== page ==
Figure 7. Quantitative analysis of measures describing morphology of dendrites. (A) The total length of Purkinje cells. (B,C) The number of primary (B) and secondary (C) dendritic branches. (D) Fractal dimension. (E,F) The number of dendritic ends (E) and nodes (F). In (B) *p < 0.001 and in (C) *p < 0.04.

To determine whether NT3 affects the dendritic development of Purkinje cell, we examined NT3 expression in cell culture. Cells cultured 7 DIV after transfection were stained with anti-NT3 antibody. We observed that numerous neurons were stained with NT3 (Figure 8), indicating that Purkinje cells are grown under condition in which ligand for TrkC receptors is present.

FIGURE 8
www.frontiersin.org

Figure 8. NT3 expression in cell cultures. Representative images of Purkinje cells transfected with the control plasmid (A,B) and with shRNA TrkC plasmid (C,D). Cells were immunolabeled for GFP (green) and NT3 (red). The scale bar on (D) refers to (A–C).

To assess the effect of TrkC activity inhibition on dendritic branches in granule cells, we dissociated progenitor cells from the cerebellum of opossums on P22. The next day, cells were transfected with the shRNA plasmid and cultured for 7 days, which was sufficient for the development of granule cell processes (Figures 9A–D). Analysis of granule cell arborization was carried out on 18–19 cells from each group. The data revealed that the dendritic tree of granule cells was identical in both control cells (n = 18) and TrkC-deficient cells (n = 19). The number of the primary dendrites was 3.5 (±0.25) in granule cells that were transfected with the shRNA control plasmid vs. 3.8 (±0.43) in cells transfected with the shRNA TrkC plasmid. Similarly, the length of the distal dendrites was more than 50 μm in both cell cultures. There were no significant differences in these measures between control cell population and cells with inhibited activity of TrkC (Figure 9E).

FIGURE 9
www.frontiersin.org

Figure 9. Representative images of granule cells after 7 days in culture that were dissociated from the cerebellum of a 22-day-old opossum. Cells were immunolabeled for GFP (green) and MAP2 (red). (A,C) Granule cells transfected with shRNA contro plasmid. (B,D) Granule cells transfected with the shRNA TrkC plasmid. (E) Quantitative analysis of the number of primary dendrites. The scale bar on (B) refers to (A), while the scale bar on (D) refers to (C).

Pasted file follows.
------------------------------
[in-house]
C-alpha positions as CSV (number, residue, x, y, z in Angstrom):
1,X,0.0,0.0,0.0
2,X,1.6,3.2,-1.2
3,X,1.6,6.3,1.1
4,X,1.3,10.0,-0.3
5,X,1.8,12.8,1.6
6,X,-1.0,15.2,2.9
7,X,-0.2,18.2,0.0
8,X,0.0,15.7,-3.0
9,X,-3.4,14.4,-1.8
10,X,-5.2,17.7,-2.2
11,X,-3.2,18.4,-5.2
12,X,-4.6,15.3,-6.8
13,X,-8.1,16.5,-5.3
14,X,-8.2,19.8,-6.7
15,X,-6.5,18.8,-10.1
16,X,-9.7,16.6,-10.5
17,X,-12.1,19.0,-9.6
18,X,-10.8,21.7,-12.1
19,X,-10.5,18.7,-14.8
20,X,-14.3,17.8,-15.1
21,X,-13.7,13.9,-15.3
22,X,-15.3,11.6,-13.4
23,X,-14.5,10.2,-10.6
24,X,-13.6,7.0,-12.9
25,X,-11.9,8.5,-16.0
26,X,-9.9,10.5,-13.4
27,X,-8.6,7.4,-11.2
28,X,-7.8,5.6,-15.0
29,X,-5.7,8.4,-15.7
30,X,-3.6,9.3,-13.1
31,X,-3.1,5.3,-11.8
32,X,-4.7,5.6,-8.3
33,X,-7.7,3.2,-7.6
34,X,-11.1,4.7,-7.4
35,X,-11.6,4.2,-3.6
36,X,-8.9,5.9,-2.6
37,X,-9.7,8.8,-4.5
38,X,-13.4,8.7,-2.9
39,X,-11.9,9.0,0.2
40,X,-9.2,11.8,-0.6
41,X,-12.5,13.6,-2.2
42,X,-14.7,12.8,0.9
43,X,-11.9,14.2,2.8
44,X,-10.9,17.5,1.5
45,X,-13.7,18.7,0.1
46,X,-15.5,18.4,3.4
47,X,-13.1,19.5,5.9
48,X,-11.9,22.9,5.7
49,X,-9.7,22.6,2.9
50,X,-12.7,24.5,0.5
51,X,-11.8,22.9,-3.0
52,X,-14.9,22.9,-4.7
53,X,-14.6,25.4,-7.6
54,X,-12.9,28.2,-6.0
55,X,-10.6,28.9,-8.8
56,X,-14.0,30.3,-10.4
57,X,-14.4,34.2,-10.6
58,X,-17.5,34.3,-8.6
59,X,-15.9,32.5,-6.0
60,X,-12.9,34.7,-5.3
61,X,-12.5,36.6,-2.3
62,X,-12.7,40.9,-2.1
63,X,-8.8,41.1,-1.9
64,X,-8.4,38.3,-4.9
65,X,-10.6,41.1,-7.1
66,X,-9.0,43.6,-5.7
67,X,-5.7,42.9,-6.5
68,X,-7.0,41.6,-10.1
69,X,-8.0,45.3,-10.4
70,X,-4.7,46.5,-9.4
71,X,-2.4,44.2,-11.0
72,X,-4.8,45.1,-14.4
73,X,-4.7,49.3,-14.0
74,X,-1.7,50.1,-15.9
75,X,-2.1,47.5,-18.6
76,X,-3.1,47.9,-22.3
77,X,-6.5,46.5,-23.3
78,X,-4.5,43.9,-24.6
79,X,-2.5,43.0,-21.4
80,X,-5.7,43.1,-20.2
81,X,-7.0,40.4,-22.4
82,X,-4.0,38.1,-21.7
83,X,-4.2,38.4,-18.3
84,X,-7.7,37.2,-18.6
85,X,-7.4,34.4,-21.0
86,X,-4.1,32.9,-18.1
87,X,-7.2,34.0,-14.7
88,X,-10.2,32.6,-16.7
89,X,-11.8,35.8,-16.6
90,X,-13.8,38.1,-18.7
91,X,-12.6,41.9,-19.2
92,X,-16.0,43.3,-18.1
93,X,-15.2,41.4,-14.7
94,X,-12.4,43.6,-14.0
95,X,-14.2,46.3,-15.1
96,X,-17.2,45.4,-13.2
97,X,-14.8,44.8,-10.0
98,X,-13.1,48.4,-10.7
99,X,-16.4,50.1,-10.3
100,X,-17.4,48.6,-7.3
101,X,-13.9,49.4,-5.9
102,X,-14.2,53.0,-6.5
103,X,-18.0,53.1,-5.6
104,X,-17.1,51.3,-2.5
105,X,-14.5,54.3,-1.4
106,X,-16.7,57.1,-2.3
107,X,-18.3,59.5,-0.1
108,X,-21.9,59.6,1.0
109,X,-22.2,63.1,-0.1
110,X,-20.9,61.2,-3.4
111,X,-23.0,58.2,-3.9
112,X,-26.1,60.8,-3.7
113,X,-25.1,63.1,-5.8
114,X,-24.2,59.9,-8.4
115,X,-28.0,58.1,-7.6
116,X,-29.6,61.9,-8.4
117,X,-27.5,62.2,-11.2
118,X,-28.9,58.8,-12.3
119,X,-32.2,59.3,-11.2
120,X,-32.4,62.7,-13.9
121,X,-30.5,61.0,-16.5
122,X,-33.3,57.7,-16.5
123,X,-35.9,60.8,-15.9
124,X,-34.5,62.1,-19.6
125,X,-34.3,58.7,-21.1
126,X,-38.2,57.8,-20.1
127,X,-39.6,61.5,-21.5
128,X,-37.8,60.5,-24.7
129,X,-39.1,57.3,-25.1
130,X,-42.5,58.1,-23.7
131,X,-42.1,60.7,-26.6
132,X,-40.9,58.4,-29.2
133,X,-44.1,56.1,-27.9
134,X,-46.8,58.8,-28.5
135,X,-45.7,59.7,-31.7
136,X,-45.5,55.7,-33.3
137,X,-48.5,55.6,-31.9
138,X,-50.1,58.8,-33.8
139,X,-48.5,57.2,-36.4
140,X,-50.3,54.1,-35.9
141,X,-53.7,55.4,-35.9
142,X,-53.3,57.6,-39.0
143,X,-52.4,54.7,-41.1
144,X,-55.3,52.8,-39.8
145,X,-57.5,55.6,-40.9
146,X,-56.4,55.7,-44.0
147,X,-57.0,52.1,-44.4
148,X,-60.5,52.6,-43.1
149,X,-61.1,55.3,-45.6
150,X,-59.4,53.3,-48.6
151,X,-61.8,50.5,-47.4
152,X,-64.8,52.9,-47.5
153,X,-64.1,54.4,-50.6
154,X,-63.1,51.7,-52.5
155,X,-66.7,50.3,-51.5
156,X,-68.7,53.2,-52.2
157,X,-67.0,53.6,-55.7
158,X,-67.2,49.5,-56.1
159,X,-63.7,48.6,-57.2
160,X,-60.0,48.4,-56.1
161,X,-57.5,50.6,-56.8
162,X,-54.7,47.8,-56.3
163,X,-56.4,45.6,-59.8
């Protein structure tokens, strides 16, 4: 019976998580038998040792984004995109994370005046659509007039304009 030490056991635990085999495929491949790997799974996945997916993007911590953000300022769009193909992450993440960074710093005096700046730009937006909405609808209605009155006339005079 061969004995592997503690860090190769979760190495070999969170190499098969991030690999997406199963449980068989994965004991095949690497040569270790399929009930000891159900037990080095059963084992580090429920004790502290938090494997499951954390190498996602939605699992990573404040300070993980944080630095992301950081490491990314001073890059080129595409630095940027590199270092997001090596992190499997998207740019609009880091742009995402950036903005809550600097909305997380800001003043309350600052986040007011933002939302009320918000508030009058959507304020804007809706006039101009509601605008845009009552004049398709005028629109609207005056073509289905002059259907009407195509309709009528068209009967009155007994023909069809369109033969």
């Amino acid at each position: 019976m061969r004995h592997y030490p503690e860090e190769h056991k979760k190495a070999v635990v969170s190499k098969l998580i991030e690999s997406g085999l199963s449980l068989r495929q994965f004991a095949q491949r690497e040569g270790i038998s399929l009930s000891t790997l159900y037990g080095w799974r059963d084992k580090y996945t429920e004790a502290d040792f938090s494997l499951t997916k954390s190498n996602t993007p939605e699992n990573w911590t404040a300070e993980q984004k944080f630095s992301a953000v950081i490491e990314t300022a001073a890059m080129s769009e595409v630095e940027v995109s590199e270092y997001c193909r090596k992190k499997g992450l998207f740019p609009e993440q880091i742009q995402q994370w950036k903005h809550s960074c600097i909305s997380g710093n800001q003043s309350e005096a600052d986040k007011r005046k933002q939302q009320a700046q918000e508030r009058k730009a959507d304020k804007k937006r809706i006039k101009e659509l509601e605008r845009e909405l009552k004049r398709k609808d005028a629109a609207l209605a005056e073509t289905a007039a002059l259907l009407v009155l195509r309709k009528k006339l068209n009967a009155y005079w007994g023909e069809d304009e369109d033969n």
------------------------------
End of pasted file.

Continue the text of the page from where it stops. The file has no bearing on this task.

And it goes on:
Discussion

Here, we report that molecular markers for different cerebellar cell types are similar in marsupials and eutherian mammals; however, the lack of TrkC signaling leads to unexpected effects in opossums. Specifically, we found that in newborn opossums, several brain structures, including the cerebellum, are at an early stage of development. Proliferation of cerebellar Purkinje cells started on the second day after birth and lasted until P5. Another cell type that forms the DCN also proliferates during this period. During the following 2 weeks, the cerebellum expands its territories due to growing cells and folding processes. Additionally, glial cell genesis (astrocytes and oligodendrocytes) began on P16 in the cerebellum of opossums. The first granule cells also appeared on this day, and their proliferation lasted for quite a long time. In 3-month-old opossums, the proliferation of a small number of cells in the EGL still persists. Downregulation of TrkC activity increases the number of first-order dendrites in cerebellar Purkinje cells without influencing the ramification of dendrites in cerebellar granule cells.

Development of the Cerebellum

Although the cellular structure of the cerebellum is similar in all mammalian species, there are differences in the relative size of the cerebellum (Sultan and Glickstein, 2007). Similarly, various species are born at different stages of development of the cerebellum. Sánchez-Villagra and Sultan (2002) investigated the developmental stage of the cerebellum in 23 eutherian species, most of which were rodents. They described only cerebellar cortical layers at birth and found that different eutherian species are characterized by a large diversity in the developmental stage of the cerebellum. Among the investigated species, Sorex araneus had the most immature cerebellum, whereas species that were born with open eyes had the most mature cerebellum. They also had limited access to M. domestica specimens and reported that the cerebellum was immature in 6-day-old opossums. Using Nissl staining, Laxson and King (1983) described the development of the cerebellum in another marsupial species, Didelphis virginiana. They noted that the cerebellum was immature at birth, the EGL was visible 5 days after birth, and the first Purkinje cells were present on P12. In this opossum, the development of the cerebellum and its maturation lasted for 77 days. This is comparable to the rat cerebellum on P25 (Korneliussen, 1968). These data were published in the early 1980s, when methods for studying the development of brain structures were limited.